Pensions, a young person’s business?

Straight out of university, it seems ironic that my first job should be focused on the end of careers, and the payments that we will all rely on. Like so many others, I was keen to jump into the world of work, without a second though for something as far-off as my pension. But like it or not, I’ve quickly learnt that that far off saving is crucial.

Before I began at KBPR, I thought that pensions were a dreary and dull topic, and upon receiving my first paycheque, I would be begrudging to depart with any of my new found cash, but I’ve quickly learnt that the world of pensions is not only crucially important, but genuinely interesting. Though it may seem pessimistic, at the beginning of your career, when the world is your oyster, is when you really need to start considering your pension scheme and savings. Of course, it’s much easier to spend that money on a coffee to help with that early morning commute or a new pair of shoes, but in the long run these aren’t so helpful.

I should be honest, upon entering my first day at work, I was worried about making a good impression, wearing the right outfit and bringing a sandwich that wouldn’t make the office smell, but I was surprised at how quickly the world of pensions immersed me. My first morning at KBPR I was given an industry magazine to look through. An article immediately caught my attention, all about how millennials wanted to invest their pensions more ethically.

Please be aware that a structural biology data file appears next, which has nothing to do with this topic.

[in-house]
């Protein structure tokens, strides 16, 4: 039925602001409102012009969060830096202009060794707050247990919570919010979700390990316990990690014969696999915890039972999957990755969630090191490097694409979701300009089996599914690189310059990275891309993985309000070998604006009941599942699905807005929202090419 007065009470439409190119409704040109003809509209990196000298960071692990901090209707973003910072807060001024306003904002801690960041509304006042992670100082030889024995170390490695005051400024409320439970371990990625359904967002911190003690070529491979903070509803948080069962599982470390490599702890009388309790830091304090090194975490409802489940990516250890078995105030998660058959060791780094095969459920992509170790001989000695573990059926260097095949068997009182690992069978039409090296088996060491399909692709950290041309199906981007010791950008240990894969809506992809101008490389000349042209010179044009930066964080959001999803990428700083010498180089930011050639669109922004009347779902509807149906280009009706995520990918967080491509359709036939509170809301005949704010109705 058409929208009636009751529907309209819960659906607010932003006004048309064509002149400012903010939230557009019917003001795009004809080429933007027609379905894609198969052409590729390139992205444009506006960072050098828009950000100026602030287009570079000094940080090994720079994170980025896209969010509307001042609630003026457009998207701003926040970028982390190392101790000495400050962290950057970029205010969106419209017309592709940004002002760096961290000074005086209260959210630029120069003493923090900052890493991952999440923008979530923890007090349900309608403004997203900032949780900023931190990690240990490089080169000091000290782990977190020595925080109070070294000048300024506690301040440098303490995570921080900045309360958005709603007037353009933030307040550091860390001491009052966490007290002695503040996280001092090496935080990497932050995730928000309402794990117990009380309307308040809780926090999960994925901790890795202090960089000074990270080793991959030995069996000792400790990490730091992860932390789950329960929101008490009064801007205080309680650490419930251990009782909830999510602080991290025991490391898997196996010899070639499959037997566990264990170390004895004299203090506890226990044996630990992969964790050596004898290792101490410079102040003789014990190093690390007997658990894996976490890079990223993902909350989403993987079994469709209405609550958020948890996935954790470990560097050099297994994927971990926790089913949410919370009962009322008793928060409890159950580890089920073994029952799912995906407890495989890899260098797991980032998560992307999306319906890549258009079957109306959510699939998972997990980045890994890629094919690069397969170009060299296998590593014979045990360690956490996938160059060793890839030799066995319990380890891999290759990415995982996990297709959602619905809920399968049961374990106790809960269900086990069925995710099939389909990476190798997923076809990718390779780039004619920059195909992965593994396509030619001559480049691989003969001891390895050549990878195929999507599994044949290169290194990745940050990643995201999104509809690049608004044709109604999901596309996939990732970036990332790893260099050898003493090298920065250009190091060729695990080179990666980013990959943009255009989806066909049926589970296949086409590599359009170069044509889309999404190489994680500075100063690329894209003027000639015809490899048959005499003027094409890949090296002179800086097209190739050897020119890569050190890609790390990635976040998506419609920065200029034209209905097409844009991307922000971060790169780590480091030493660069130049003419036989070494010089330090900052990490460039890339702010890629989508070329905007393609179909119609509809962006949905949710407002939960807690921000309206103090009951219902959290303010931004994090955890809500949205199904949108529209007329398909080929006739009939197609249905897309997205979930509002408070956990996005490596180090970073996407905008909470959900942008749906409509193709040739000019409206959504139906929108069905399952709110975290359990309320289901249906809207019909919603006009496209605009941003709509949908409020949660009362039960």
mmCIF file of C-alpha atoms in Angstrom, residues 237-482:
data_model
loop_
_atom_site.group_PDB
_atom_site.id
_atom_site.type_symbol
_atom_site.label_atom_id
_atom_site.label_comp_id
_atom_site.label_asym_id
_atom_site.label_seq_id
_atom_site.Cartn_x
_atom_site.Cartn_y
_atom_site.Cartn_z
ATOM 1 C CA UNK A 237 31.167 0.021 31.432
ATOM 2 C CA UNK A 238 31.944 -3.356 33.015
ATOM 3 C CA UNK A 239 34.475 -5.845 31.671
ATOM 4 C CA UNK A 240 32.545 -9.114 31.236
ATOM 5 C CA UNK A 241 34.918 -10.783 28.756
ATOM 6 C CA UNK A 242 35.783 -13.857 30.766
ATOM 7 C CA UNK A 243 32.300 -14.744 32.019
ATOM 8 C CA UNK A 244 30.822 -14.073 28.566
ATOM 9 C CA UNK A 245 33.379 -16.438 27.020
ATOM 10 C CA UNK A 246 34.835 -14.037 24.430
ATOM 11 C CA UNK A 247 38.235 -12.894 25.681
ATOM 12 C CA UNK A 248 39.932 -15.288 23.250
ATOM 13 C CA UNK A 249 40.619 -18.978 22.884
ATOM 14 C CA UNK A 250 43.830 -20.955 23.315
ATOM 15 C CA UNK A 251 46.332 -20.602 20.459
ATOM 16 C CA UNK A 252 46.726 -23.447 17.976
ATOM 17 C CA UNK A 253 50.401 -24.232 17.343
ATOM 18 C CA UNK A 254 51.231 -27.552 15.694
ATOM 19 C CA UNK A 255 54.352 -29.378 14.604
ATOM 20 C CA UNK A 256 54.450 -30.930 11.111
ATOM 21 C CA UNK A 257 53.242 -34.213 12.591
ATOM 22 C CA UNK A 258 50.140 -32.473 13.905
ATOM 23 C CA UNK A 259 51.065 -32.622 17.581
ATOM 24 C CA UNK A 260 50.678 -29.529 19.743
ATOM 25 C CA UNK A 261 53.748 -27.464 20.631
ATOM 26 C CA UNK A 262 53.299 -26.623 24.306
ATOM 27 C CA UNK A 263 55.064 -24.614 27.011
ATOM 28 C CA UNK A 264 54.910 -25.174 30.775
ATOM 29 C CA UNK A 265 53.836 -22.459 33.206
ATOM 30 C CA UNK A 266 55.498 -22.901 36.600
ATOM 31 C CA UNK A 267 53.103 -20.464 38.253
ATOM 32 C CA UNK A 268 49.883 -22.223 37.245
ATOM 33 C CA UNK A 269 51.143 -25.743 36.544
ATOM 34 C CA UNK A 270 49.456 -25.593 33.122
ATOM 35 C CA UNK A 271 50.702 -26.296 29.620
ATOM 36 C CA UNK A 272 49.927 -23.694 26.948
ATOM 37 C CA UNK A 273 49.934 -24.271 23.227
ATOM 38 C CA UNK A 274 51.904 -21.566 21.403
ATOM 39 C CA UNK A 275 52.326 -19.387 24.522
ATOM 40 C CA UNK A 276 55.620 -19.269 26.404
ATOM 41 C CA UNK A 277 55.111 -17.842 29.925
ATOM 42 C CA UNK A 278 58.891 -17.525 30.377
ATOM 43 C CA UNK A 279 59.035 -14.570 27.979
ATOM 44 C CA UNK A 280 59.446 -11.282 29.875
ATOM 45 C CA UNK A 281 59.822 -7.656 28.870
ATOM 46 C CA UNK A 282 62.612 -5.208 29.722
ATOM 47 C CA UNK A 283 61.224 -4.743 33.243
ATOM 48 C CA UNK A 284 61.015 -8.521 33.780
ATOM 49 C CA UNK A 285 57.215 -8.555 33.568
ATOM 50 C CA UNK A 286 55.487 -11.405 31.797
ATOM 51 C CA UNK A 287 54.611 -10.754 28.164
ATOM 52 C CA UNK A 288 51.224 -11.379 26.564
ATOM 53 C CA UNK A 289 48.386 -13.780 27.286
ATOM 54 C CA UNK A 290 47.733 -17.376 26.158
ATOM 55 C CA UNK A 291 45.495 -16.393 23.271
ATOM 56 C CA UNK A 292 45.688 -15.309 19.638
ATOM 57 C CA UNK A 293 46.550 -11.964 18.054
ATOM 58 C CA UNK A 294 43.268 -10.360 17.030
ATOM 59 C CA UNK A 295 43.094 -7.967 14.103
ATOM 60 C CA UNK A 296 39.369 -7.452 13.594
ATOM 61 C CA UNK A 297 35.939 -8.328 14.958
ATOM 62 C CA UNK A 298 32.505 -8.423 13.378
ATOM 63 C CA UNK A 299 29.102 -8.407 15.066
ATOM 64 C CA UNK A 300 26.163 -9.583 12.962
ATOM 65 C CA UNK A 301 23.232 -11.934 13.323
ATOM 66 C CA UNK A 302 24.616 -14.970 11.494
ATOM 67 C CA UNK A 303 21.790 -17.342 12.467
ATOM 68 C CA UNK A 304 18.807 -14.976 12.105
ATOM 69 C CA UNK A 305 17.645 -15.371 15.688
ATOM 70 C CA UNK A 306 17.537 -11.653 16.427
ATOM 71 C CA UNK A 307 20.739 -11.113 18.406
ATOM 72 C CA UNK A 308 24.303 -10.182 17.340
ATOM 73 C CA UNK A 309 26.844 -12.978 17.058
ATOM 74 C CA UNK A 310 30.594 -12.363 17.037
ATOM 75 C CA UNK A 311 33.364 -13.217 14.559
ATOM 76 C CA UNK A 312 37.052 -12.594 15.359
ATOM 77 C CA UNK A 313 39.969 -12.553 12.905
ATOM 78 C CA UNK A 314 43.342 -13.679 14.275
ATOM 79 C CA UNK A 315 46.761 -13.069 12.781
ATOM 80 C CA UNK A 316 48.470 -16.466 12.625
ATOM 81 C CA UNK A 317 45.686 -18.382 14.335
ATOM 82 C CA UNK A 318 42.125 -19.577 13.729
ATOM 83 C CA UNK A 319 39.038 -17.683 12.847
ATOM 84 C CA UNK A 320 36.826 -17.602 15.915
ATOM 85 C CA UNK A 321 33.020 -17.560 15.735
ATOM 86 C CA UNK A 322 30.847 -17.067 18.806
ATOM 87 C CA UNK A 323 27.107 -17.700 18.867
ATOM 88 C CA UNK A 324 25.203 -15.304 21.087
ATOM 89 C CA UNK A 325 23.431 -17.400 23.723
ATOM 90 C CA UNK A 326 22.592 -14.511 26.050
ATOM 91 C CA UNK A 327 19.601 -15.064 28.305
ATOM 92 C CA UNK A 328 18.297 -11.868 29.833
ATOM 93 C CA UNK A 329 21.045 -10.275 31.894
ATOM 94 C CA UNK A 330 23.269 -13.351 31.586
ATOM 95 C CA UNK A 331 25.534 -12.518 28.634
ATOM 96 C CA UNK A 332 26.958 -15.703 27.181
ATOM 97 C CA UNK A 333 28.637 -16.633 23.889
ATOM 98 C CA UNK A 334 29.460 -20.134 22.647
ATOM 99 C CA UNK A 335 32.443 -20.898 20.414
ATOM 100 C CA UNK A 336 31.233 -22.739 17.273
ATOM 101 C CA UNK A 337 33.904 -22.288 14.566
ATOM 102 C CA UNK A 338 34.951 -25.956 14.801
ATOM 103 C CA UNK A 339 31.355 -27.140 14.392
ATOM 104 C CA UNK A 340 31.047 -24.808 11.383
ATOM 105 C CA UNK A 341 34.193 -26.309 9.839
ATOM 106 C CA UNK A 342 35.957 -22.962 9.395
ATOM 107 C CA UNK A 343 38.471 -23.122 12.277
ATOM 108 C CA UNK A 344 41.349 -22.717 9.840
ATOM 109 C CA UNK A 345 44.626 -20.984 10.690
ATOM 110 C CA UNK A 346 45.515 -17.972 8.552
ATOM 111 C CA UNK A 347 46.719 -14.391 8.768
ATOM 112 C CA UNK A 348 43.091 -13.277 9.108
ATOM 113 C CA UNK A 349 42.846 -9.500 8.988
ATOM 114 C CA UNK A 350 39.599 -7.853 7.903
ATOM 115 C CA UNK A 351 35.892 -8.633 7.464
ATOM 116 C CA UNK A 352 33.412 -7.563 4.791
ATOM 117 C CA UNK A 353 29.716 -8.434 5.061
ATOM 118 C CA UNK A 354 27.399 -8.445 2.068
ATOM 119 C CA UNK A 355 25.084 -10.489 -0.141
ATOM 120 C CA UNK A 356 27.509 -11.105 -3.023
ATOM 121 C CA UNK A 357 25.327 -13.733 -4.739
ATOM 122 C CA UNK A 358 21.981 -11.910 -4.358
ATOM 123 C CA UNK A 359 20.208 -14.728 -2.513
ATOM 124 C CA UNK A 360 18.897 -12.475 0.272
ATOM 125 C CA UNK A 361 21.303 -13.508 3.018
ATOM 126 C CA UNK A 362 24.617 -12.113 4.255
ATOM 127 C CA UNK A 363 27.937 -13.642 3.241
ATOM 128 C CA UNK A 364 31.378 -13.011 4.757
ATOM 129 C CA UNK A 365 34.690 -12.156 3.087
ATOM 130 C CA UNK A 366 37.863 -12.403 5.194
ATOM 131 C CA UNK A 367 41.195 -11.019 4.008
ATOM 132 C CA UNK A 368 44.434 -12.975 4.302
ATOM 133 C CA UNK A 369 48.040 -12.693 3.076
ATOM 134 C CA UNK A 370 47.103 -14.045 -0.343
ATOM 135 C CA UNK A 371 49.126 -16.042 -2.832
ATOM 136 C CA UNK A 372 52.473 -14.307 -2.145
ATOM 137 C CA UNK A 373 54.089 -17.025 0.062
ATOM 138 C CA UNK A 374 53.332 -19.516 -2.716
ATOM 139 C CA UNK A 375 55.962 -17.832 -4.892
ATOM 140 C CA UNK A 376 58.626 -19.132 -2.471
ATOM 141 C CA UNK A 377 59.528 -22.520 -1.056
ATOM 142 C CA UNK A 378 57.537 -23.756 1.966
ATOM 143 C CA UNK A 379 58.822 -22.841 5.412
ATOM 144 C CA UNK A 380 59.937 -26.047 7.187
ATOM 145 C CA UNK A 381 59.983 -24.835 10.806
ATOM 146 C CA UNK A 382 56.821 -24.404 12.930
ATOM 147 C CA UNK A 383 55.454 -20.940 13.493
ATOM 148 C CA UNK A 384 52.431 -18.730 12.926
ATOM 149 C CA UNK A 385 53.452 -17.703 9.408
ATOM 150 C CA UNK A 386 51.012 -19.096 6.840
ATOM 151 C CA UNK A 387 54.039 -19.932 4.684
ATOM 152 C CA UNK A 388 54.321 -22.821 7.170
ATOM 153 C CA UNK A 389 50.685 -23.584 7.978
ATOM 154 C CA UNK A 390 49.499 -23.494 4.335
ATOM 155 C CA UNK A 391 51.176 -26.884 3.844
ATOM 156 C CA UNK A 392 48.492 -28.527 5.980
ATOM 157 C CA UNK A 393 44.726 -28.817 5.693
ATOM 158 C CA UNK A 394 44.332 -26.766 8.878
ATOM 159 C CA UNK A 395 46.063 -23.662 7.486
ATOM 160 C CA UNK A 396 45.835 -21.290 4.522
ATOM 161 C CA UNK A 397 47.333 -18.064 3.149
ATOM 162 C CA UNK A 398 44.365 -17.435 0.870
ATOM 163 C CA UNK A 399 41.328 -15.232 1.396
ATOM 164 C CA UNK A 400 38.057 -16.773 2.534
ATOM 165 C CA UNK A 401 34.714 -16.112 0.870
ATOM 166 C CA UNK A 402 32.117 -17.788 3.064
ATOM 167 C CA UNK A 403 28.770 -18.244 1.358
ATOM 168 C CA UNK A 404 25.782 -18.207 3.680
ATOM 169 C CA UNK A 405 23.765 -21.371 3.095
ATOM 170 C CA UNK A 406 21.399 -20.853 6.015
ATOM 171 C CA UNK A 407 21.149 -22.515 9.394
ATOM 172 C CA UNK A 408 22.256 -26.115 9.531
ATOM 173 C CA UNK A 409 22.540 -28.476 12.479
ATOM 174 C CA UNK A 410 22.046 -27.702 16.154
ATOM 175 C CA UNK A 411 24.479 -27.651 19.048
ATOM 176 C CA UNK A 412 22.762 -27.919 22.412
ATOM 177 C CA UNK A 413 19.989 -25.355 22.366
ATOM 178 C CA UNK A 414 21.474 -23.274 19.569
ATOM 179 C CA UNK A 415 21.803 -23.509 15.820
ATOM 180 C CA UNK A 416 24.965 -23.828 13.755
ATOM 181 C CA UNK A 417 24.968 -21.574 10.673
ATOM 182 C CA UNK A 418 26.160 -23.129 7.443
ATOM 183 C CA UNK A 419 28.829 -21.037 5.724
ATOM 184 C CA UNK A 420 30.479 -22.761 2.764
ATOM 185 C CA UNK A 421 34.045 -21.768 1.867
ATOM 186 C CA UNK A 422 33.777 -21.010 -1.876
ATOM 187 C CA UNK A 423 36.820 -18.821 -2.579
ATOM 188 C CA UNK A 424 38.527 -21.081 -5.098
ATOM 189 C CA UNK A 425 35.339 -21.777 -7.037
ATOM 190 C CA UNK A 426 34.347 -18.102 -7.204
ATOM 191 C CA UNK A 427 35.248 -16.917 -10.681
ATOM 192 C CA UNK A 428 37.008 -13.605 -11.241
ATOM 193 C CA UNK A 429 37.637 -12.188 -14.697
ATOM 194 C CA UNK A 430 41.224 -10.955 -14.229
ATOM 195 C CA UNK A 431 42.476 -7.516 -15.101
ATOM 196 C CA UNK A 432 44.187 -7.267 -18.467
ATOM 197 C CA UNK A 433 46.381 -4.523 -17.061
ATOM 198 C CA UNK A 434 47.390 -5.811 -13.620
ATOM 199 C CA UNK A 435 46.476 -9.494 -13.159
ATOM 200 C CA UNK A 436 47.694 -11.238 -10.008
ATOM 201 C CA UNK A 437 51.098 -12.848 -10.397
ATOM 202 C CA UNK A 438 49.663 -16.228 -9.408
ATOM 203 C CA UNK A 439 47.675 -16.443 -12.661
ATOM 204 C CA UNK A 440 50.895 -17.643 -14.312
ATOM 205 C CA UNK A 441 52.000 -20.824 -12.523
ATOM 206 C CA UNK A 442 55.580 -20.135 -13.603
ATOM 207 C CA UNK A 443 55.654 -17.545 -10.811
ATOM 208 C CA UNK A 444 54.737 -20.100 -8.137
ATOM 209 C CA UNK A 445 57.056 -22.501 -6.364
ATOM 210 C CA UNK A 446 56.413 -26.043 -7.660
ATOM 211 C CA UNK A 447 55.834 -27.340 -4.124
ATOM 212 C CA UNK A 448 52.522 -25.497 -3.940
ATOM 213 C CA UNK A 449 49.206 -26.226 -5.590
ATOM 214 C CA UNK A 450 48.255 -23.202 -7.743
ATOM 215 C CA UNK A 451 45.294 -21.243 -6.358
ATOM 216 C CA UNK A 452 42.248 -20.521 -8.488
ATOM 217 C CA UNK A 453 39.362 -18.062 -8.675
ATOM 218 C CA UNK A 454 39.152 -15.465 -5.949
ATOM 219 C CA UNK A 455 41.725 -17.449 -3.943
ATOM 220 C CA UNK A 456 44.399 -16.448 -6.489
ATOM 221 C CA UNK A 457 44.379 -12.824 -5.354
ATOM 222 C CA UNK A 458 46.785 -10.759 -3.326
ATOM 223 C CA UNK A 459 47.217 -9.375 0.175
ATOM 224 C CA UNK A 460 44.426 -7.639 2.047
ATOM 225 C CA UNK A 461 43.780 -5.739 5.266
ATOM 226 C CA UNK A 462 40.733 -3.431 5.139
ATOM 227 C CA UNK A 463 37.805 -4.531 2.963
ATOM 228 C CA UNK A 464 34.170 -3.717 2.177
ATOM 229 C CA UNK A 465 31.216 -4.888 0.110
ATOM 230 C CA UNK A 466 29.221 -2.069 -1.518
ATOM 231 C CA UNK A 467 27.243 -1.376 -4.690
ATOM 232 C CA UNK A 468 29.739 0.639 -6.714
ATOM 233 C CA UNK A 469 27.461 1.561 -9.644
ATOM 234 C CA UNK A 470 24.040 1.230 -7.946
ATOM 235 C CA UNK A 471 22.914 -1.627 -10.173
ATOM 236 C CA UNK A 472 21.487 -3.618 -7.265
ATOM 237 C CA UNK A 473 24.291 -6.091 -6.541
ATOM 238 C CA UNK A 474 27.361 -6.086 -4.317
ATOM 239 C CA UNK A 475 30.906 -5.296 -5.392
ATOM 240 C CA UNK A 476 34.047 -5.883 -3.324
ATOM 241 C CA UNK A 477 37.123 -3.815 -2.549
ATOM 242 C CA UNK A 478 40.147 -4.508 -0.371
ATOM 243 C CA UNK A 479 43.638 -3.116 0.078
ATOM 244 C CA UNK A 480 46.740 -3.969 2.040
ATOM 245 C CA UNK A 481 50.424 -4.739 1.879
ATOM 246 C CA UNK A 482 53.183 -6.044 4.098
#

Though the word millennials made me shiver somewhat, I couldn’t help but agree, if I’m giving away even a small percentage of money, I’m conscious that this should be placed into an investment that follows my ideals. As I continued my induction into the company, getting to know people in the industry and learning about the world that was my new life, I was surprised at how many articles concerned younger people. I was pleasantly surprised to see such a young thriving element of this industry and was keen to join it. But I still had a lot to learn, for me giving away even 1% still seemed a big ask, even if it was going to help save the environment or even the world.

Having now been at KBPR for 3 months, I’ve seen that this focus on young people wasn’t a one off, my weekly roundup of news topics is almost never without a topic on young people. When so many young people feel disenfranchised and forgotten, it’s great to see an industry really trying to engage with them.

Though the pensions world is increasingly appealing to the younger workforce, with debates such as ethical investment, I can’t help but wish that more people could realise how crucial putting that 1% aside is. In fact, I didn’t realise its importance until a twitter conversation and a rather snappy haiku.

I’m not a fan of baked beans.

But I am thrilled to be working at a company that emphasises the importance of these ideas and pushes for change in an industry so vulnerable to stagnancy. I look forward to working with pensions, even if that means I now constantly spend my time trying to persuade my friends that pensions really are important and to put a little bit extra into their pensions fund.

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